The candidates fidgeted. Drops of sweat broke out. Some tried to state their policies and aims. Some began to praise their own past activities and offered plans for the future. But the increasing demands for money prevented them all from finishing. The old noble who had dragged his shrivelled body up from the capital fainted to the delighted cheers of the crowd. Those who tried to speak crumpled their notes in fustration.

The cries grew deafening as Kerhn firmly made his way to the microphone and gestured to the mass.

'All you faithful believers, you've seen for yourselves they're a lot of wind. They'll do everything for us, but how can they do anything when all we do is ask for money and they don't have any to give us? When that's the way it is, how can we believe them? How can we elect them?' His voice was emphatic.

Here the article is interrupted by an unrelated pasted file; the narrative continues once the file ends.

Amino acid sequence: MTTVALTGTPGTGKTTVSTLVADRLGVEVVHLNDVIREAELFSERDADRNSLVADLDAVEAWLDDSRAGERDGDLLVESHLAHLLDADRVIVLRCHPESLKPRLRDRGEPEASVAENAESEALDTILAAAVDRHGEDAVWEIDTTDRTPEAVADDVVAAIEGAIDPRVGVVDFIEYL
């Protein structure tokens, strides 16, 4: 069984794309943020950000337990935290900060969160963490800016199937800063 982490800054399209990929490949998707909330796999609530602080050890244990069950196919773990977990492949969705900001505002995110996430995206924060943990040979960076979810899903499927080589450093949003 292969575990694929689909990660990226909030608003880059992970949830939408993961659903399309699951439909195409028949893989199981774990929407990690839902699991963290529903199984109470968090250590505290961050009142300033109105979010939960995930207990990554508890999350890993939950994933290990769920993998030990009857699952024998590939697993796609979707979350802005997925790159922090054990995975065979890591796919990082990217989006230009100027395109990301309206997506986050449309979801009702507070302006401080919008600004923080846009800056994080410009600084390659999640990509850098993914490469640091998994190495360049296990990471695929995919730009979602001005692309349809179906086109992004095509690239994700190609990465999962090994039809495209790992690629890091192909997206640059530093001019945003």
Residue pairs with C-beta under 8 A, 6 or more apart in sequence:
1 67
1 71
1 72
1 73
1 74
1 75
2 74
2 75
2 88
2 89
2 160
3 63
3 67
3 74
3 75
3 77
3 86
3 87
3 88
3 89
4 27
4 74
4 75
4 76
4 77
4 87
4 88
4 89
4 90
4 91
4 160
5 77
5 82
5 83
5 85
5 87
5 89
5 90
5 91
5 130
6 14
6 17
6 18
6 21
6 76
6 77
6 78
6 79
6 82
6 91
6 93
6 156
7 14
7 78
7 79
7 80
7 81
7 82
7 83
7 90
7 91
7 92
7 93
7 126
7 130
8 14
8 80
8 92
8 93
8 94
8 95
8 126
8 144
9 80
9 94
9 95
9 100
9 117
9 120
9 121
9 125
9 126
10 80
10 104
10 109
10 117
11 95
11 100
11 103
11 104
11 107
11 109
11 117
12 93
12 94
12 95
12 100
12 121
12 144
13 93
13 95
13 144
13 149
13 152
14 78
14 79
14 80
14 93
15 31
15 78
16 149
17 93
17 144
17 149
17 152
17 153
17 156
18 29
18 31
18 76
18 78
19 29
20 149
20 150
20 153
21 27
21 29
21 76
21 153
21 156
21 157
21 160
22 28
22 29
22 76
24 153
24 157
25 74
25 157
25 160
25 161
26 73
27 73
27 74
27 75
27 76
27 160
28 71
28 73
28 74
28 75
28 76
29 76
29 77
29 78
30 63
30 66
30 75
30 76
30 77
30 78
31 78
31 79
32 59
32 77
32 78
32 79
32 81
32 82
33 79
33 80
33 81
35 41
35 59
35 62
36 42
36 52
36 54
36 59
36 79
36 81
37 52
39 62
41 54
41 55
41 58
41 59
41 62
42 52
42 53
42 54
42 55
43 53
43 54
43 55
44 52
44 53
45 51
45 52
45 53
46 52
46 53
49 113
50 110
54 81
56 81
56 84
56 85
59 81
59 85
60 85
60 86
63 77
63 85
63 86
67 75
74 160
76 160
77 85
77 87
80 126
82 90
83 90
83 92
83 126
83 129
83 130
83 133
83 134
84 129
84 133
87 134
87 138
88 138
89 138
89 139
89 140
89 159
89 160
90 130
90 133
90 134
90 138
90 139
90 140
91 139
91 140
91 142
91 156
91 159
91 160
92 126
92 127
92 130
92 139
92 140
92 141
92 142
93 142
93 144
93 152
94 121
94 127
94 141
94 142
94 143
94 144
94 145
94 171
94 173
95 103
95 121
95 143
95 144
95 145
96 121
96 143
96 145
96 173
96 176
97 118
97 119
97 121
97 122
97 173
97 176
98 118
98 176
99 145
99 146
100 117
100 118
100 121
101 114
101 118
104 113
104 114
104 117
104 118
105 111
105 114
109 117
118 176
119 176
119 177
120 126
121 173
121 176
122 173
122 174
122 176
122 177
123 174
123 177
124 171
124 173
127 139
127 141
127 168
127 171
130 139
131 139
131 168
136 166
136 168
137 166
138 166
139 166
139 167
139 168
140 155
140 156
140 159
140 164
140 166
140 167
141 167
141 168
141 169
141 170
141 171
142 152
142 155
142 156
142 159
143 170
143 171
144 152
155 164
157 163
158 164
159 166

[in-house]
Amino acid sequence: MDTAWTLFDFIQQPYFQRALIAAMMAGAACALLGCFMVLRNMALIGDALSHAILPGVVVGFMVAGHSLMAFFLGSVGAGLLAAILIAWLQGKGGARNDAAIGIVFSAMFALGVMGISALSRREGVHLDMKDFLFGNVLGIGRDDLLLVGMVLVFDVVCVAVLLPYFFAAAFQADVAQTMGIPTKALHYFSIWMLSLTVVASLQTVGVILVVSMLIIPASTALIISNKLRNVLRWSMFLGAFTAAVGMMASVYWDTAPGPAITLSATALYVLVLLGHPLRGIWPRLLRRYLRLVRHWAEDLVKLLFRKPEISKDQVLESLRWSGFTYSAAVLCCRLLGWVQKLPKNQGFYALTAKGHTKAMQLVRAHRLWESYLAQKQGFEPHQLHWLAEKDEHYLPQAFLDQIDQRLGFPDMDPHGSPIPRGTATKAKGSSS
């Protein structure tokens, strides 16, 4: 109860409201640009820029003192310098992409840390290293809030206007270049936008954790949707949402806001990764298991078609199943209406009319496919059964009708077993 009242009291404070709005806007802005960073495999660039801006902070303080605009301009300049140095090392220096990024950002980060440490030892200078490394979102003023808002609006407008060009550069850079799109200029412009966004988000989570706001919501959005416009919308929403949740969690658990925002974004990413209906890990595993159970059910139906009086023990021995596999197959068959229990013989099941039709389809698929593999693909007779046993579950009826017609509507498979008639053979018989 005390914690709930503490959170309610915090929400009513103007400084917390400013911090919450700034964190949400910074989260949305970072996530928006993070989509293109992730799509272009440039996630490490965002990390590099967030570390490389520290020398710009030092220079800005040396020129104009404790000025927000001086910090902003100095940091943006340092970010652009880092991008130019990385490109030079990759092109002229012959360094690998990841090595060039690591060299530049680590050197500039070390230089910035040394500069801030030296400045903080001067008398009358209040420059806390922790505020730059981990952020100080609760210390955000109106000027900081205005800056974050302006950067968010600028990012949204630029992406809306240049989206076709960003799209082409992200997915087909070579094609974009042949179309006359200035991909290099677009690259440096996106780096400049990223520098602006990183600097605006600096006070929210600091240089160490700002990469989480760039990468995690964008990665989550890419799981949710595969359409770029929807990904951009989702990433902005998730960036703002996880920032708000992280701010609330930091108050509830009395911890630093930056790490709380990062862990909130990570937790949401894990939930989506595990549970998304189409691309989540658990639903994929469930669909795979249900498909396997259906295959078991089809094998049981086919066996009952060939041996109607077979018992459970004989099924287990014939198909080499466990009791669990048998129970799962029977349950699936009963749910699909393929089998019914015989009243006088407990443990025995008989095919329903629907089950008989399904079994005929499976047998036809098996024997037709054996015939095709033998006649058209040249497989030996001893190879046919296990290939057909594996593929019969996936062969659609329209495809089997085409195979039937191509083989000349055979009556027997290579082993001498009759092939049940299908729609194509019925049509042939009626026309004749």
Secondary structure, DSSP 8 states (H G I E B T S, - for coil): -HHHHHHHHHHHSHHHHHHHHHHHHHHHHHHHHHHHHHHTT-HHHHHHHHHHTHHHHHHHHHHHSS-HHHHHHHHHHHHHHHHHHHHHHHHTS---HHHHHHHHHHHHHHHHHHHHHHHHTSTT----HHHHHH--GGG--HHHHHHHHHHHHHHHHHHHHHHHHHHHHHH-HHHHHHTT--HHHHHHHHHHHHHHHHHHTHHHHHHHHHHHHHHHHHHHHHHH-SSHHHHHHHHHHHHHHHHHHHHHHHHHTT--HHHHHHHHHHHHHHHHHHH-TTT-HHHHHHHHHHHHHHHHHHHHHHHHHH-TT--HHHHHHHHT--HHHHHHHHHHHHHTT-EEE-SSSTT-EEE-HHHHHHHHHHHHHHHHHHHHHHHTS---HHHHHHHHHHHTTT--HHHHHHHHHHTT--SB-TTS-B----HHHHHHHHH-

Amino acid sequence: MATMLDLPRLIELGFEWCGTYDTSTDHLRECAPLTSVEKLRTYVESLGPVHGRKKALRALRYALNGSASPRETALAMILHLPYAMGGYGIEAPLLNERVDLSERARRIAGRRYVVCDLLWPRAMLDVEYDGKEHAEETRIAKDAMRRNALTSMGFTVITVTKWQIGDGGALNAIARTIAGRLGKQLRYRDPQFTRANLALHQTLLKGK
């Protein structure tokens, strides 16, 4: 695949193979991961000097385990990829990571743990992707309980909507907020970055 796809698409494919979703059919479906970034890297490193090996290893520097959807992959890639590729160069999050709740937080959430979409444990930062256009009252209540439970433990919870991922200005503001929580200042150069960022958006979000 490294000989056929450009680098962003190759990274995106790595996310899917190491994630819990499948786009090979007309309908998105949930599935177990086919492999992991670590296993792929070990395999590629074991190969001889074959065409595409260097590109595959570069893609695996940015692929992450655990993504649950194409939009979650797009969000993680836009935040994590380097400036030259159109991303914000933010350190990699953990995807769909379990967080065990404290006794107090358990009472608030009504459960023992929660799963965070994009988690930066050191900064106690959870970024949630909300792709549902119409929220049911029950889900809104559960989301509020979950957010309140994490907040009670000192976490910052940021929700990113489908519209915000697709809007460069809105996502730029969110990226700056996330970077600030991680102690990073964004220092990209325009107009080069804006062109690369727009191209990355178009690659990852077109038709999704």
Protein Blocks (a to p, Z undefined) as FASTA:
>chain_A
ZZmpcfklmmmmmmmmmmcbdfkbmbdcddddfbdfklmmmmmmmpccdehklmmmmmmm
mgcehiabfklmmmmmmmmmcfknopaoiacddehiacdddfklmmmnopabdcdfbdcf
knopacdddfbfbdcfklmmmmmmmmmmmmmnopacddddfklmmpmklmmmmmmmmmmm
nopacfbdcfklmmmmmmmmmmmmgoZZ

'These fellows who are running for office come from different ranks and classes. That one over there is a knight.' He pointed his finger. 'The next one over there is a sir. And the one next to him is a lawyer. The old one there who almost died a minute ago is a noble. That one there who's hung a lot of magic charms on his chest is a general. All you faithful, decide for yourselves who you are going to elect. Now I used to be a canva... er, that is, I used to go to Bangkok. Now I'll tell you something. A lot of you probably don't know what a knight, a sir and so forth are. Well, I'll tell you. A knight looks after horses and also sometimes feeds and waters chickens, ducks and elephants. They do it at night. I know because I've been to Bangkok. A sir we ought to speak to as 'Sire', and we know that sires are kept for our mares that don't have any foals yet. As for this noble, I have my doubts about him. What kind of noble doesn't wear his proper robes? Maybe he's an ignoble noble.' He stopped to swallow his saliva.